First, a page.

Fiber
Some recommend not giving a toddler too much bran and bran containing foods as the high fiber content may possibly fill the child up more and make the child less hungry for other foods, compromising his/her nutritional intake. Personally I don’t think this is true. When my toddler was 17 month old, she ate Shredded Wheat squares, Total Cereal flakes, brown rice, whole wheat pasta and whole wheat bread, and still had room for foods like milk, fruits and vegetables. So I think it is safe to switch completely to whole grain products and breakfast cereals. The key I find is to watch the amount of crackers and Cheerios a child can get at snacks as well as his/her overall milk intake during the day, as these have a greater likelihood of filling the child up and making him/her less hungry to eat properly at meals. In fact, at around 15 months of age, I cut out giving milk at snacks (but I still give 3-4 ounces at meals) as I found that it was affecting her intake at lunch and dinner. Don’t forget that fiber comes from providing lots of fruits and vegetables into the diet too. These can be fresh, frozen or dried (examples are dried figs, raisins and apricots). Just ensure your toddler has a higher fiber intake with an intake of plenty of water!

Frequent Movement/Activity
I don’t think parents need to worry about this one! It’s probably more about how to restrain excessive activity and movement…Toddlers with their newfound freedom and independence love to move and explore on two feet the surrounding environment, not to mention climb, crawl, dance and play. So let them!

Qn of the Month: How Can I Tell My Baby Is Full?

A: An age old question is, “How can I tell my baby is full?” Just as important as the previous post (How Can I Tell My Baby is Hungry?) is being able to tell when your baby is full, so that baby gets just the amount of intake he/she needs for optimum growth and development.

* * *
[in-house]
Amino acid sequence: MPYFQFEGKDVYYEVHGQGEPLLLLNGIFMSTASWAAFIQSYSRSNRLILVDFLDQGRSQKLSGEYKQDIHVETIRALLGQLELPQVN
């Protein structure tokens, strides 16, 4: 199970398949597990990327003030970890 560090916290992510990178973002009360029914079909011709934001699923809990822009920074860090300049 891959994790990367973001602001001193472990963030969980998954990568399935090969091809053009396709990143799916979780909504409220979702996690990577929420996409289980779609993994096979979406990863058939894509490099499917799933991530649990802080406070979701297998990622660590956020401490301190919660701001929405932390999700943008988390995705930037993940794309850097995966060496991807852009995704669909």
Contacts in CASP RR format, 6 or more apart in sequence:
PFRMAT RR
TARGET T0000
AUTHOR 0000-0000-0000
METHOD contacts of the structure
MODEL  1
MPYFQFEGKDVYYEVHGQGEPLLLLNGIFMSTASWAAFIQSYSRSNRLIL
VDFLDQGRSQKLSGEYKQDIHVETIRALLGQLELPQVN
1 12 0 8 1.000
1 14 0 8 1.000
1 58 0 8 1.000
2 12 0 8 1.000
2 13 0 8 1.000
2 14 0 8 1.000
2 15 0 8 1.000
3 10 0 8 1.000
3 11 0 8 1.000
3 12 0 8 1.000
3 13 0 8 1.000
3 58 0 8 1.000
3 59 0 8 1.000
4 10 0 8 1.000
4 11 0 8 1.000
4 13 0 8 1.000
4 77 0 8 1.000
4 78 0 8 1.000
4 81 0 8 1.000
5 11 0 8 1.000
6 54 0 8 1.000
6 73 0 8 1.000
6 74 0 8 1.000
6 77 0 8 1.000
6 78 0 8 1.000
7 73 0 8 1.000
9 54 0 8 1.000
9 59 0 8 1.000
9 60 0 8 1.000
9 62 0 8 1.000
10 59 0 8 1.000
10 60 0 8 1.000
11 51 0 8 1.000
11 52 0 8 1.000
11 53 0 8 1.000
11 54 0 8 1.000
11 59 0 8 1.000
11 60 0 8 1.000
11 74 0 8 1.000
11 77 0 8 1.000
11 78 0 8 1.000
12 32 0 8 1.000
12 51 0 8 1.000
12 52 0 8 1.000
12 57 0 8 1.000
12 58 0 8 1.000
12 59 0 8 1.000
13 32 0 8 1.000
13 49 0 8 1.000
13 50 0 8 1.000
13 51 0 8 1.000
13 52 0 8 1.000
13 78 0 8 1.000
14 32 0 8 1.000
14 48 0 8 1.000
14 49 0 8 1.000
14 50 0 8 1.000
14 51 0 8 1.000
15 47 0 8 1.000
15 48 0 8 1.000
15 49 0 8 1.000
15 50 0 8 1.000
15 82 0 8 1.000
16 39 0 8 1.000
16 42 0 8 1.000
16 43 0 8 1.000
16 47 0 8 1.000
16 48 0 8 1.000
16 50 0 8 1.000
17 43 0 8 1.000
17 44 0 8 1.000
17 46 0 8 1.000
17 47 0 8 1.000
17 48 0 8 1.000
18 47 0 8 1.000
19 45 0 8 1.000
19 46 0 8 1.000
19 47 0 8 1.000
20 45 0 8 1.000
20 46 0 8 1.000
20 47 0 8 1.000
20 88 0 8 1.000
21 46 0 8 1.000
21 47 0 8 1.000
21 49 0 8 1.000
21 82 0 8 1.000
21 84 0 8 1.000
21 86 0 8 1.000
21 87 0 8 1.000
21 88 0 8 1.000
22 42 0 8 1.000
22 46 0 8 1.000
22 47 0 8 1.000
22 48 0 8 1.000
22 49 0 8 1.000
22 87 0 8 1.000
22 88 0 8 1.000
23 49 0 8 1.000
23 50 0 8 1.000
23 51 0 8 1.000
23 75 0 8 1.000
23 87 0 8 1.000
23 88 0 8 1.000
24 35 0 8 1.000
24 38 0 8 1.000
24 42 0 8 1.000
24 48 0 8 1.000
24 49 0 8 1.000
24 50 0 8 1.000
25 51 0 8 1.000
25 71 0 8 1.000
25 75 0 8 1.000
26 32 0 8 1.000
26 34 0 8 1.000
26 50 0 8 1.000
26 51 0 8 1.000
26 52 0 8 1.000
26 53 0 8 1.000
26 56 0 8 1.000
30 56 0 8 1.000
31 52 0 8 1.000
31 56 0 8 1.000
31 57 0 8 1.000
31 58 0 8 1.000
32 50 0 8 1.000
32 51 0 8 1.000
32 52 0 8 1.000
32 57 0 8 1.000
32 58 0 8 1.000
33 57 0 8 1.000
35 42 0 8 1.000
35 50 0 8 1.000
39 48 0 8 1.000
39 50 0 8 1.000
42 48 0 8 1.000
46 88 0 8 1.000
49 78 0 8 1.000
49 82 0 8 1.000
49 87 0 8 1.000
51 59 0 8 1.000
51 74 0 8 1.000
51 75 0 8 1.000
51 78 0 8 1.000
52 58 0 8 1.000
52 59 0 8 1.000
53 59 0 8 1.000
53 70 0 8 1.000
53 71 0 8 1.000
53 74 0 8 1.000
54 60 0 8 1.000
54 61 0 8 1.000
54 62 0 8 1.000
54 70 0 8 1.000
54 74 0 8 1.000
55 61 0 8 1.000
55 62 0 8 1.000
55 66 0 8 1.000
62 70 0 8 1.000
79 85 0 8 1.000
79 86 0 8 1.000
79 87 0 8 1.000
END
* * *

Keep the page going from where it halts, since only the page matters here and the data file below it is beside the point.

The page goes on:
Some signs to watch out for in the infant include:

  • Falling asleep after emptying or softening at least one breast
  • Infant pushing away from the breast or fussing with back arching
  • Reduced sucking
  • Infant drawing head away from the nipple
  • Infant’s body relaxes with extended and relaxed hands/arms

Young babies under 3 months of age may not give clear signs of hunger and fullness, but these cues are usually clear by 3 to 6 months of age. For optimal health and growth, parents should check to see if their baby is still hungry after a pause in feeding by looking for satiety cues. This is important before continuing forward in the feeding, especially in babies that are bottle fed. Parents are often eager to have a baby finish an entire bottle of expressed breast milk or formula, simply because they see the contents in the bottle, instead of letting the baby decide when or how much to take at a feeding.

Fresh Raspberry Yogurt Cake

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Raspberry Yogurt Cake – Dietitianmom.com

This was a recipe that I obtained from the book “Bringing Up Bébé” by Pamela Druckerman, in which I jazzed up with some fresh raspberries. I had recently read this book during the spring, and was highly entertained by its witty and informative content. It certainly caused me to ponder many cultural norms and child-raising habits often observed in the United States!

This recipe below was so easy that I was able to make it with my nearly 4 year old this past week. It was her first time in the kitchen and she loved it! The key is to obtain at least one 6 oz  plain yogurt container (or equivalent container) which your child can then use as a ‘measuring cup’.

Ingredients